Our interventional cardiology services focus on minimally invasive procedures performed in catheterization labs in Flagstaff or the Verde Valley. These services are available on an outpatient basis or with a minimal hospital stay.
What's a catheterization lab?
Interventional cardiology focuses on catheter-based heart disease treatment. These procedures often involve the insertion of a catheter or hollow tube into the femoral artery in the upper leg. Using real-time X-ray, the catheter is guided toward the heart or vascular area.
Many of these procedures are minimally invasive and can be performed 24 hours a day in our Cardiac Catheterization Lab, commonly known as the Cath Lab, in Flagstaff or the Verde Valley.
At these two locations, Northern Arizona Healthcare has performed thousands of interventional and diagnostic procedures, including:
Balloon angioplasties create space in a blocked artery by inserting and inflating a tiny balloon. This balloon compresses the plaque blocking the artery against the wall of the artery, allowing blood to flow more freely.
Intracoronary stenting permanently inserts a tiny, stainless steel, wire-mesh tube called a stent to keep arteries open following a balloon angioplasty. Both bare-metal and medication-releasing stents can be used.
Implantable cardioverter defibrillators, or ICDs, treat patients at high risk for sudden cardiac arrest. An ICD uses electrical pulses to help control irregular, life-threatening heartbeats.
Intravascular ultrasound passes a small catheter into an artery. This catheter emits sound waves to produce an image of the blockage. The image gives the physician critical information on how to best manage the blockage.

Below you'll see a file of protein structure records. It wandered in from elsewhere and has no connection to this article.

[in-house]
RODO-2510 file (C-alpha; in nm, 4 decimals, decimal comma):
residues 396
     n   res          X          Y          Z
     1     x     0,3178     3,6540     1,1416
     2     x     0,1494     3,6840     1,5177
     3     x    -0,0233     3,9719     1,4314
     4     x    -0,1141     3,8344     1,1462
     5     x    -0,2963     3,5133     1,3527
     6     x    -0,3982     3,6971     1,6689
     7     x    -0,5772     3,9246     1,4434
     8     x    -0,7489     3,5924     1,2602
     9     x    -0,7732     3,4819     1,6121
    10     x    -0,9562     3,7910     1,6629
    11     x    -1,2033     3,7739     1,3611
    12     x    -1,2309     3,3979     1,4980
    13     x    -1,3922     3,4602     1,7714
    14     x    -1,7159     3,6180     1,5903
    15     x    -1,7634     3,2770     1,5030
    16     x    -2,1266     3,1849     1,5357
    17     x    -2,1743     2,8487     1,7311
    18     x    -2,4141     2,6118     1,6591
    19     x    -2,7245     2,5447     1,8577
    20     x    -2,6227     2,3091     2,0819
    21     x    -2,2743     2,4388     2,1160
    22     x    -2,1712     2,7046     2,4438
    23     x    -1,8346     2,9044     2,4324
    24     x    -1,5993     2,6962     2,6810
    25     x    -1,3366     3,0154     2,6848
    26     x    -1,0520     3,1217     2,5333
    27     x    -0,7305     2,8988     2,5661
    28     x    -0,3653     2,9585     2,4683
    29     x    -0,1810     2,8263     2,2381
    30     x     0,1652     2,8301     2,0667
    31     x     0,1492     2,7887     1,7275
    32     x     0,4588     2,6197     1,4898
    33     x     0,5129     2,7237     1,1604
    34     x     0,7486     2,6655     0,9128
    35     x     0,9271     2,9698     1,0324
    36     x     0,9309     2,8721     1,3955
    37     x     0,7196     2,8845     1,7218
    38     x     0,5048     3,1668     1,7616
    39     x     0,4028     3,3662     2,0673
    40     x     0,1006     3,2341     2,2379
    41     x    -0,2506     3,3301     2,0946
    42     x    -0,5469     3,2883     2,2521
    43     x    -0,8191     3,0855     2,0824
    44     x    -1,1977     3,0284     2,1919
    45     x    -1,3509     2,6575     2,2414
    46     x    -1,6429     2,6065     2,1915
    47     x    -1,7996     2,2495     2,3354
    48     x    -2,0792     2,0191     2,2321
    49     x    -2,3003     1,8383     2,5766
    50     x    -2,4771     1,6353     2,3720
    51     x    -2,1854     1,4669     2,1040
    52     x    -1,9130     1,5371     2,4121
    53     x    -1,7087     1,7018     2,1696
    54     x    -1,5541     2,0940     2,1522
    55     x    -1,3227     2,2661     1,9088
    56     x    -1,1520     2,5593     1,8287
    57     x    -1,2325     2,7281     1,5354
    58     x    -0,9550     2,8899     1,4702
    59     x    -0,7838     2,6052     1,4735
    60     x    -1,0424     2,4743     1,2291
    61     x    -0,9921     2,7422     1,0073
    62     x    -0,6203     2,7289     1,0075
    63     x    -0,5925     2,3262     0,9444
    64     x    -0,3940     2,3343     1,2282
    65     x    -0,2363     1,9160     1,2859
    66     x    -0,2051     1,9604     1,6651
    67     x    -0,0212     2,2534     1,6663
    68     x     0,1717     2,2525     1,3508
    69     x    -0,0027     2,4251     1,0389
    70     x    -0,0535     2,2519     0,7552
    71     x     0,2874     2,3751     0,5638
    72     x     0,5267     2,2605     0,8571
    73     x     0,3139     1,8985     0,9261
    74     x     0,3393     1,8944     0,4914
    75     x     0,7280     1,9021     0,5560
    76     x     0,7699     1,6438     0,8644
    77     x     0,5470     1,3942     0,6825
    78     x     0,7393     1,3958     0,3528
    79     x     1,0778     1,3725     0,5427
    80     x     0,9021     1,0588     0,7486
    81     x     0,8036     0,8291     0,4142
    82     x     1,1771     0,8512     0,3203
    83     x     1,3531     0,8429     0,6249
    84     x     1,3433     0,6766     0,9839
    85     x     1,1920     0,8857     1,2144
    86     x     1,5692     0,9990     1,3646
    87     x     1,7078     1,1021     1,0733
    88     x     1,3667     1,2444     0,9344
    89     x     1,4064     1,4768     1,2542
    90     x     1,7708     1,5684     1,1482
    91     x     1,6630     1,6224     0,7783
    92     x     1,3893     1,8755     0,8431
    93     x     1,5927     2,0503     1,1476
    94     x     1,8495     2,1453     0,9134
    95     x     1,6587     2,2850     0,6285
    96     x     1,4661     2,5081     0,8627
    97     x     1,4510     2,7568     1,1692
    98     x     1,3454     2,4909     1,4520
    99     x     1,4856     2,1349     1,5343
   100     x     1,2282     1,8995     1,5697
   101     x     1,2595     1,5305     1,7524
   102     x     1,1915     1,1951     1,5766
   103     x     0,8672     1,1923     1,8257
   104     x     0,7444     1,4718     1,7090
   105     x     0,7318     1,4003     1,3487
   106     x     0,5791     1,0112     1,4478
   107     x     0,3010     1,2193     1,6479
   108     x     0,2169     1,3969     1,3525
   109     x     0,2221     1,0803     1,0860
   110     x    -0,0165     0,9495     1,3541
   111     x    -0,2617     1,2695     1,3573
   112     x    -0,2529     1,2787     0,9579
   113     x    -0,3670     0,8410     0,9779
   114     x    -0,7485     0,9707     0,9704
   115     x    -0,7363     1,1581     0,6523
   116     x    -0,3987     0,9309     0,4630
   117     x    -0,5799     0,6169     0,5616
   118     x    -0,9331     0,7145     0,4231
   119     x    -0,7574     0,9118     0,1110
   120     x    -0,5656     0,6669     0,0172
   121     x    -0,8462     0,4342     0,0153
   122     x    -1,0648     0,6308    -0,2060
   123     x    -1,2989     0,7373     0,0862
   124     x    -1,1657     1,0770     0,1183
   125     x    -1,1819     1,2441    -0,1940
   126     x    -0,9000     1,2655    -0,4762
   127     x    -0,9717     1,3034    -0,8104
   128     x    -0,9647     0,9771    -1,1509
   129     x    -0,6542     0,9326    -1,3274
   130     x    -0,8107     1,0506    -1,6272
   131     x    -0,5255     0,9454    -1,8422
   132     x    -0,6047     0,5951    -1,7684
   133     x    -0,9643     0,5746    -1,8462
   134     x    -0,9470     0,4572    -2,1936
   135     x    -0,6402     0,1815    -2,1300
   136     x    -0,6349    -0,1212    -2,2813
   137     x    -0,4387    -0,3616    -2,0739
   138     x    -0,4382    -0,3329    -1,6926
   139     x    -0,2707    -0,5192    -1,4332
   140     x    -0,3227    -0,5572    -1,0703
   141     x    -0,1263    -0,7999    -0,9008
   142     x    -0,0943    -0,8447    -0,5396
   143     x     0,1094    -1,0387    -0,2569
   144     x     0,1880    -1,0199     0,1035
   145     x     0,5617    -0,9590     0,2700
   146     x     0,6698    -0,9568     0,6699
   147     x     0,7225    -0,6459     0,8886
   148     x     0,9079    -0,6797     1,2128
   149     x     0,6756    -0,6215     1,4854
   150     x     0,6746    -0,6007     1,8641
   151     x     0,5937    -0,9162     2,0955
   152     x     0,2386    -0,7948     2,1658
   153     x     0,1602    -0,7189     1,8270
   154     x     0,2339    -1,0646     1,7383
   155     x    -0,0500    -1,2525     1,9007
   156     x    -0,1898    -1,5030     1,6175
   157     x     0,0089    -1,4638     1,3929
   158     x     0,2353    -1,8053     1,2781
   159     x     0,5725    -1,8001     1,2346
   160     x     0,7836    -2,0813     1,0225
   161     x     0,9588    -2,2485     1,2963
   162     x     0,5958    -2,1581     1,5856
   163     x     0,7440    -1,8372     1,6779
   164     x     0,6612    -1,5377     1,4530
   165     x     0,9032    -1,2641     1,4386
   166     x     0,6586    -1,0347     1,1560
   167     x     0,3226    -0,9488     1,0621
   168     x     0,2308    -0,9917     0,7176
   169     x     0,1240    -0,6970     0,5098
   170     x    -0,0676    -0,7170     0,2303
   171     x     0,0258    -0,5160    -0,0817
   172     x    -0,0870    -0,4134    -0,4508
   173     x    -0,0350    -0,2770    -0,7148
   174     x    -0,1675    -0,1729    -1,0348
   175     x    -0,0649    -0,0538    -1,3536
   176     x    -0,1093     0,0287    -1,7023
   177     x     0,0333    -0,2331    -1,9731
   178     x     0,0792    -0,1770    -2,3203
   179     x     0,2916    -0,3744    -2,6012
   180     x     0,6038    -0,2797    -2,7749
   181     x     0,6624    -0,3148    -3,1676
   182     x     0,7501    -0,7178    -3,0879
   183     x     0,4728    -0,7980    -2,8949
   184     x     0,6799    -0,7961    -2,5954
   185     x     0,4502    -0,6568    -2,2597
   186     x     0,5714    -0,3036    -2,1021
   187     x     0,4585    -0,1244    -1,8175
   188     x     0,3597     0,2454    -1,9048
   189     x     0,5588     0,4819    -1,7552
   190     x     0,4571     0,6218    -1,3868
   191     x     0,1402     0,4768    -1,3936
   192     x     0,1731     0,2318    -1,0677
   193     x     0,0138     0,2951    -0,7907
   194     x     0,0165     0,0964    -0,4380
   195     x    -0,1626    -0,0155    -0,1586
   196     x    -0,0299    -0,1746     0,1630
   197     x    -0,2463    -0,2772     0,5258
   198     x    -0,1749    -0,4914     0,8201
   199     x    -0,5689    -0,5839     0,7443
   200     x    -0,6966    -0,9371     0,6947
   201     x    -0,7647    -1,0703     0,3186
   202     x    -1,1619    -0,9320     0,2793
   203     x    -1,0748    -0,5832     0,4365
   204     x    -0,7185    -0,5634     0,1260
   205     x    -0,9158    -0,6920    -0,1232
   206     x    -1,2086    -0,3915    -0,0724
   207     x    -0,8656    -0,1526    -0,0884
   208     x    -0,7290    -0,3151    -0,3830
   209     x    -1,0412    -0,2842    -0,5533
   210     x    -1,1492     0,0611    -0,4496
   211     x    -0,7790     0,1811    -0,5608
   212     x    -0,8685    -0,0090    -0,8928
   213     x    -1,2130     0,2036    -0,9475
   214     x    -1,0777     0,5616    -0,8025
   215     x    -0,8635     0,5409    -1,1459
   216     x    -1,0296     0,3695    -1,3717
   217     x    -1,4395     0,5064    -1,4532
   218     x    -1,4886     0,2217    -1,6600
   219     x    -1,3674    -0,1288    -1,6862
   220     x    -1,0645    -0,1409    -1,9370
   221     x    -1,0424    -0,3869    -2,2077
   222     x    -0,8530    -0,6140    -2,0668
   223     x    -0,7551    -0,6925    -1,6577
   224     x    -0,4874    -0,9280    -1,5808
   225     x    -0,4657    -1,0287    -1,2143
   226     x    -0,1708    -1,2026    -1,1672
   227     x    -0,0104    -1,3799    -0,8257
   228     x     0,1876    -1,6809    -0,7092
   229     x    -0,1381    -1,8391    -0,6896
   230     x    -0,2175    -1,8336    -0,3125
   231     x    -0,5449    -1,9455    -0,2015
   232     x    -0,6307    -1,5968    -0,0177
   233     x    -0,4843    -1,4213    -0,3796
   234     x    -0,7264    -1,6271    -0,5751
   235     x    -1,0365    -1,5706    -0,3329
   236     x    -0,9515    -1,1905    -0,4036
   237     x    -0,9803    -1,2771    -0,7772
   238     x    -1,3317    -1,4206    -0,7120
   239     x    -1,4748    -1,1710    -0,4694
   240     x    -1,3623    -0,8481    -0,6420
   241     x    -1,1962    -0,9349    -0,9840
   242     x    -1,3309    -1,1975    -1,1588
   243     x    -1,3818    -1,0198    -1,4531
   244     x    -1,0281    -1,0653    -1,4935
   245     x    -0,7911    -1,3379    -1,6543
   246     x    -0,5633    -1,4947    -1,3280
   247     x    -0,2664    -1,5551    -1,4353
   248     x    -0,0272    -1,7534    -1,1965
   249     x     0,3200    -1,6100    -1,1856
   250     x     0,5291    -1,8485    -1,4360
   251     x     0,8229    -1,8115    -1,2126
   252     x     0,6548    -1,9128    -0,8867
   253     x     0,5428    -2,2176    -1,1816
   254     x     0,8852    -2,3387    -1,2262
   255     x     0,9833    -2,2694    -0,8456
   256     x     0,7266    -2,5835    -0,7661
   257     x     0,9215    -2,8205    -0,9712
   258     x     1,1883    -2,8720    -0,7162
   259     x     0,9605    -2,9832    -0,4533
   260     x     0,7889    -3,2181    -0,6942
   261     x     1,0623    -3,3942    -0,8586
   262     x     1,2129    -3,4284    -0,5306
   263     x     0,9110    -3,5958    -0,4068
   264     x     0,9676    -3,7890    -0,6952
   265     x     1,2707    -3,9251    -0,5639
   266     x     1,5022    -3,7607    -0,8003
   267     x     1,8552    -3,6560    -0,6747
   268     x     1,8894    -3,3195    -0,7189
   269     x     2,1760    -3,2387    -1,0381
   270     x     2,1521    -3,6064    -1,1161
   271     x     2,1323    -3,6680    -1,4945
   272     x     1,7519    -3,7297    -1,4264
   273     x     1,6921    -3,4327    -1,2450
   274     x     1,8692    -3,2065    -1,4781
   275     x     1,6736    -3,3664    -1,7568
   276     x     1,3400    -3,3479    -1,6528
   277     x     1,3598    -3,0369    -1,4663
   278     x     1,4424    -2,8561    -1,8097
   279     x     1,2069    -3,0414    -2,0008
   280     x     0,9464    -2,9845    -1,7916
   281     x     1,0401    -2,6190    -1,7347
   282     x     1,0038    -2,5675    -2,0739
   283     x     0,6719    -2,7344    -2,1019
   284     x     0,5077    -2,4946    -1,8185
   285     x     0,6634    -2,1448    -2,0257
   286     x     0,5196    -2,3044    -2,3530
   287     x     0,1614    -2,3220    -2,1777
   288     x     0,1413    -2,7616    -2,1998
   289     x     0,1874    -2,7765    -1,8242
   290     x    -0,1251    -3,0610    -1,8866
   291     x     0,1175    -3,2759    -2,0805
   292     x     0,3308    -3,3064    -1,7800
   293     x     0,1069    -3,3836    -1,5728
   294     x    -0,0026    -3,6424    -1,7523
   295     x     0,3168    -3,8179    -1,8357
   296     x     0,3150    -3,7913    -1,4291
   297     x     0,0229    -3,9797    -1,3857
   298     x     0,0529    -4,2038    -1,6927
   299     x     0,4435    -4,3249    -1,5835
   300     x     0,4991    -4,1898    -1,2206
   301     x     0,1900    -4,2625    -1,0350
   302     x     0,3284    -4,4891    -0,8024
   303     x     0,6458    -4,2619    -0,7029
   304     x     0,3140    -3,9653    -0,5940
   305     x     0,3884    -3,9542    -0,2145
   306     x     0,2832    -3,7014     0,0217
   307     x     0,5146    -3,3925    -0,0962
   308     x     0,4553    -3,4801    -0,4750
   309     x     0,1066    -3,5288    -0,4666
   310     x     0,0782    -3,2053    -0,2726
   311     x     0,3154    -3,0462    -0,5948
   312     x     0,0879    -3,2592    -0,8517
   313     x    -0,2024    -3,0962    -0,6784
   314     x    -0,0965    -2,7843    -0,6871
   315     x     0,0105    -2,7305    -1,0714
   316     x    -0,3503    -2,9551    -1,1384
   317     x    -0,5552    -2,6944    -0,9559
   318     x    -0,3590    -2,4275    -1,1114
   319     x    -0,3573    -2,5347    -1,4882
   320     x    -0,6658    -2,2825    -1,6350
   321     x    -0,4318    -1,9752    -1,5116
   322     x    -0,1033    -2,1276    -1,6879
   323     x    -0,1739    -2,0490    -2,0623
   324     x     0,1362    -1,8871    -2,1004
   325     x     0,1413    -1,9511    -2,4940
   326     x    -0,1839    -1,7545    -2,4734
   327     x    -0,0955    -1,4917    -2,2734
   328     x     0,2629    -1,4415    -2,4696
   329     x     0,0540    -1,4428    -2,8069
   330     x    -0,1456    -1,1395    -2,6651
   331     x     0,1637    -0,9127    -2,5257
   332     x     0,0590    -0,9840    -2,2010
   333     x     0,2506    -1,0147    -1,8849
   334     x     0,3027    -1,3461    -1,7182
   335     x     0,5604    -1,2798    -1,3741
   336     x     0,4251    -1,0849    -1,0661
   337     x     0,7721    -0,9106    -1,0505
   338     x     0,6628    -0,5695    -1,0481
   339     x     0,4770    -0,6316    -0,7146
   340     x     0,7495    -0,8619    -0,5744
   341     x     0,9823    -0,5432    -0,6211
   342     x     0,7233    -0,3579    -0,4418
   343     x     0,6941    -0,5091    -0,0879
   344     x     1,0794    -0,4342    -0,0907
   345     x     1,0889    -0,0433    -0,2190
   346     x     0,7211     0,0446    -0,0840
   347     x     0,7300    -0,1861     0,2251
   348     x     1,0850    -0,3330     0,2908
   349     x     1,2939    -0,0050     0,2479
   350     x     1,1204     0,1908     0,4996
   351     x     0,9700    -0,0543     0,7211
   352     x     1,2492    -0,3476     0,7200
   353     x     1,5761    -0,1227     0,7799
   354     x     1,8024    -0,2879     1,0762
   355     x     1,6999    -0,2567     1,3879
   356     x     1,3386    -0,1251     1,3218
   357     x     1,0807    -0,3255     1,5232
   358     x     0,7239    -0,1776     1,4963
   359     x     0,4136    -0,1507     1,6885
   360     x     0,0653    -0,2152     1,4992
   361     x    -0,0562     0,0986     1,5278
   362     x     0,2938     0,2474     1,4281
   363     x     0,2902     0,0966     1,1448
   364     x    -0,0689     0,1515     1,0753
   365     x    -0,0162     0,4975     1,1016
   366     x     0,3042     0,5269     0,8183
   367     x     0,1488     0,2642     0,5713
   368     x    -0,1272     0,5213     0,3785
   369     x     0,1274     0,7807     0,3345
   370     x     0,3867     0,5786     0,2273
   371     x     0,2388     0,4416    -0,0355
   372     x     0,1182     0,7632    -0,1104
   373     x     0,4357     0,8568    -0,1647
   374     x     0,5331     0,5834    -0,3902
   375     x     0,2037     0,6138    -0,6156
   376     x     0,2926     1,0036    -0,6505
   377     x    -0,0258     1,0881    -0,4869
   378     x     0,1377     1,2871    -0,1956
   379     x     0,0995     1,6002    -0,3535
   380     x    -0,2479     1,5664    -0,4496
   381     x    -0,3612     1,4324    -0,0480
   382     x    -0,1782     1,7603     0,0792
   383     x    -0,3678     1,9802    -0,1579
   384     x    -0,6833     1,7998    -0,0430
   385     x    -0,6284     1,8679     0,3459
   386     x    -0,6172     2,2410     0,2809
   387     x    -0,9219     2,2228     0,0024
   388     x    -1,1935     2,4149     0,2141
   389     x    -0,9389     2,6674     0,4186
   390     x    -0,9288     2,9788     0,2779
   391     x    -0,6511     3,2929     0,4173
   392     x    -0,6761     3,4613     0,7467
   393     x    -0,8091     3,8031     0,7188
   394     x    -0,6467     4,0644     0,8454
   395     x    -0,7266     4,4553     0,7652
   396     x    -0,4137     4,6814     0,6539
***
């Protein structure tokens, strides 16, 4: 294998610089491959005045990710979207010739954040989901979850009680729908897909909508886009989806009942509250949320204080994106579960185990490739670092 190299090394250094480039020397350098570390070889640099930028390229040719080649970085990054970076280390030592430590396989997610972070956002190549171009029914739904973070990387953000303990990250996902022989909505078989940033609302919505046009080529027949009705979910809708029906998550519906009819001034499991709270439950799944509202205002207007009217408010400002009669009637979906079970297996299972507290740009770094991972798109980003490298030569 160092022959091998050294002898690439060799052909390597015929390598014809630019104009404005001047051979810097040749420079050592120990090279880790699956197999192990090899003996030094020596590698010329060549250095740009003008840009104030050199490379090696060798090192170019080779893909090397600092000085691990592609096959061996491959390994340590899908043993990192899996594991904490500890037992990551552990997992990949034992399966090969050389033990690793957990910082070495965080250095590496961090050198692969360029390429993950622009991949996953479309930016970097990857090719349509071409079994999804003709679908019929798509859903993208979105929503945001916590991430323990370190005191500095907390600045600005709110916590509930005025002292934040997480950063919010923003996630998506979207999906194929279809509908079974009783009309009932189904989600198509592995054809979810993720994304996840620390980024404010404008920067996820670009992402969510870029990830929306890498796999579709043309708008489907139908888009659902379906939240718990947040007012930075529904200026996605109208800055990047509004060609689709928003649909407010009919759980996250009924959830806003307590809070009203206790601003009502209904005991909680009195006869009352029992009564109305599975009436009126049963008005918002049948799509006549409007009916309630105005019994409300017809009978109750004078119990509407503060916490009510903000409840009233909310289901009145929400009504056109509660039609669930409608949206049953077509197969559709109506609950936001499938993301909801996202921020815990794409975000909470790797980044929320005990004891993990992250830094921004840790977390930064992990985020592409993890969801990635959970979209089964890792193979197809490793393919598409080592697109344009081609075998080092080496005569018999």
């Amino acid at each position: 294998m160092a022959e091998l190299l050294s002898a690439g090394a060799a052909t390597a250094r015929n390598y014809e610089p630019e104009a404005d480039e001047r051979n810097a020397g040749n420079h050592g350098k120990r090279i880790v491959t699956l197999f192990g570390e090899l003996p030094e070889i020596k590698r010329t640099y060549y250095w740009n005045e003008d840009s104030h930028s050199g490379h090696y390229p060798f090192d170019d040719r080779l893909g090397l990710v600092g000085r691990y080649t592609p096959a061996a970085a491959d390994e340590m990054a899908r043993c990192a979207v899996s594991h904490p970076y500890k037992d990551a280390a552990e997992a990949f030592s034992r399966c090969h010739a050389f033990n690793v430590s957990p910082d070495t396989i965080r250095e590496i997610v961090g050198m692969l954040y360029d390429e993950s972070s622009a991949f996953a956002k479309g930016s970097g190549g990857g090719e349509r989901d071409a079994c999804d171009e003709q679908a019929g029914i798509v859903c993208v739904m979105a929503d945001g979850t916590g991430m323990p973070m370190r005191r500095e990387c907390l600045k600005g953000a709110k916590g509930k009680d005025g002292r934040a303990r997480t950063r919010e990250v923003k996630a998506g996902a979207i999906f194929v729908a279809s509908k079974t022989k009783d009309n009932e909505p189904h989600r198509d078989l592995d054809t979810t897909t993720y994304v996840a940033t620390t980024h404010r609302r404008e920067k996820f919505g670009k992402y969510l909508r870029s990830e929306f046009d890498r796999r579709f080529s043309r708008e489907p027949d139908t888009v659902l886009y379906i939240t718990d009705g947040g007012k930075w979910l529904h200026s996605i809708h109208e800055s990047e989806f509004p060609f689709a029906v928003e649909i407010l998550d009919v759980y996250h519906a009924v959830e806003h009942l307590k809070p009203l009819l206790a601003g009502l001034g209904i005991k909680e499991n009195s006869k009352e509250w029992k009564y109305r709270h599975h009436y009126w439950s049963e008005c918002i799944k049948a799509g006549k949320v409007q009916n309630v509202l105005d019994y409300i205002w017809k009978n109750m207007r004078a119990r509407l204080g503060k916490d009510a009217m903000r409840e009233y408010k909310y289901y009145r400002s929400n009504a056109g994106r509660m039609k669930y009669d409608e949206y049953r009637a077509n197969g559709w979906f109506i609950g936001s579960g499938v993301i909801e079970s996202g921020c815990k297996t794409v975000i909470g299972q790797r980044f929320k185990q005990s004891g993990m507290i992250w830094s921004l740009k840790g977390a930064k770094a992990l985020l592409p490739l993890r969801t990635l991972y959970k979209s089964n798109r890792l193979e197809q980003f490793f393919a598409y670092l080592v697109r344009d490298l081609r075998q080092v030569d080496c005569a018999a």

This guide-wire procedure accurately measures blood pressure and flow through a specific part of the coronary artery. It is performed using a standard diagnostic catheter during cardiac catheterization.
Pacemakers are used in patients with abnormal heart rhythms or congestive heart failure. Wires, called leads, are inserted into the chambers of the heart. After proper positioning and conduction are confirmed, a small generator is connected to the leads and permanently placed just below the skin.
This procedure involves cutting through plaque in a blood vessel outside the heart. The plaque is reduced to particles smaller than red blood cells, resulting in a smoother inner surface of the vessel and increased blood flow.
During this procedure, a cardiologist inserts a stent to expand the carotid artery, which supplies blood to the brain. If plaque or a clot blocks the blood flow to the brain, it can cause an ischemic stroke, possibly resulting in brain damage or death.
Device closure of a patent foramen ovale, or PFO, is a minimally invasive procedure involving a special implanted device to close a small, flaplike opening in the wall between the right and upper left chambers of the heart. Within a few months, tissue grows over the device and normal blood flow is restored.
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